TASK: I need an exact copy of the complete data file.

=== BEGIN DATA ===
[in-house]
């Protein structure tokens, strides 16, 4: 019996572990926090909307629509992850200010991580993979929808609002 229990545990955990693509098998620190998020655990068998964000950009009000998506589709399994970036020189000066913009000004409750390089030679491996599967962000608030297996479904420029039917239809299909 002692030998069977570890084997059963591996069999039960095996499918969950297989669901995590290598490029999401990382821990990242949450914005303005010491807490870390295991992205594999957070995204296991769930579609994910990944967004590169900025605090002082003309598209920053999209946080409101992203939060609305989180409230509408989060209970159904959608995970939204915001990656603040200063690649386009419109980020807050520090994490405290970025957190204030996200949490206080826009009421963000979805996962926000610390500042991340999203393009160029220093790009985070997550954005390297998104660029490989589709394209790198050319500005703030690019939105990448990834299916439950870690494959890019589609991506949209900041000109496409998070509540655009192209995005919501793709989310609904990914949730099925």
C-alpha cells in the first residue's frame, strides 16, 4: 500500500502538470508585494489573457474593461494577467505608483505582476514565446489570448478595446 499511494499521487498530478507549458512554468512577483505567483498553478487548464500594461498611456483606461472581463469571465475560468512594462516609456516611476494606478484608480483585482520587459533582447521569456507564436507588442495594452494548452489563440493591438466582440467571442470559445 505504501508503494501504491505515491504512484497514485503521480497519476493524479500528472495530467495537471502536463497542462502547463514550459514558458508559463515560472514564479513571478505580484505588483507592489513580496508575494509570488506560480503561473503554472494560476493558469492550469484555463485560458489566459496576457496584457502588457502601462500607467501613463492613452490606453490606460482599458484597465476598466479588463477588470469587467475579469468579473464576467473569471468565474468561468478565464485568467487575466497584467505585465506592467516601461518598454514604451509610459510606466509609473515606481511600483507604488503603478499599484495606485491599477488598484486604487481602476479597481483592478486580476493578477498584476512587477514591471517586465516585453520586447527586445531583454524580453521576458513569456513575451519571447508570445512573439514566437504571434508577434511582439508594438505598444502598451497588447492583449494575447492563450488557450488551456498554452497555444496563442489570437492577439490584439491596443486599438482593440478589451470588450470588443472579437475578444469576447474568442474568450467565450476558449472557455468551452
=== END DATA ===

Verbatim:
[in-house]
């Protein structure tokens, strides 16, 4: 019996572990926090909307629509992850200010991580993979929808609002 229990545990955990693509098998620190998020655990068998964000950009009000998506589709399994970036020189000066913009000004409750390089030679491996599967962000608030297996479904420029039917239809299909 002692030998069977570890084997059963591996069999039960095996499918969950297989669901995590290598490029999401990382821990990242949450914005303005010491807490870390295991992205594999957070995204296991769930579609994910990944967004590169900025605090002082003309598209920053999209946080409101992203939060609305989180409230509408989060209970159904959608995970939204915001990656603040200063690649386009419109980020807050520090994490405290970025957190204030996200949490206080826009009421963000979805996962926000610390500042991340999203393009160029220093790009985070997550954005390297998104660029490989589709394209790198050319500005703030690019939105990448990834299916439950870690494959890019589609991506949209900041000109496409998070509540655009192209995005919501793709989310609904990914949730099925």
C-alpha cells in the first residue's frame, strides 16, 4: 500500500502538470508585494489573457474593461494577467505608483505582476514565446489570448478595446 499511494499521487498530478507549458512554468512577483505567483498553478487548464500594461498611456483606461472581463469571465475560468512594462516609456516611476494606478484608480483585482520587459533582447521569456507564436507588442495594452494548452489563440493591438466582440467571442470559445 505504501508503494501504491505515491504512484497514485503521480497519476493524479500528472495530467495537471502536463497542462502547463514550459514558458508559463515560472514564479513571478505580484505588483507592489513580496508575494509570488506560480503561473503554472494560476493558469492550469484555463485560458489566459496576457496584457502588457502601462500607467501613463492613452490606453490606460482599458484597465476598466479588463477588470469587467475579469468579473464576467473569471468565474468561468478565464485568467487575466497584467505585465506592467516601461518598454514604451509610459510606466509609473515606481511600483507604488503603478499599484495606485491599477488598484486604487481602476479597481483592478486580476493578477498584476512587477514591471517586465516585453520586447527586445531583454524580453521576458513569456513575451519571447508570445512573439514566437504571434508577434511582439508594438505598444502598451497588447492583449494575447492563450488557450488551456498554452497555444496563442489570437492577439490584439491596443486599438482593440478589451470588450470588443472579437475578444469576447474568442474568450467565450476558449472557455468551452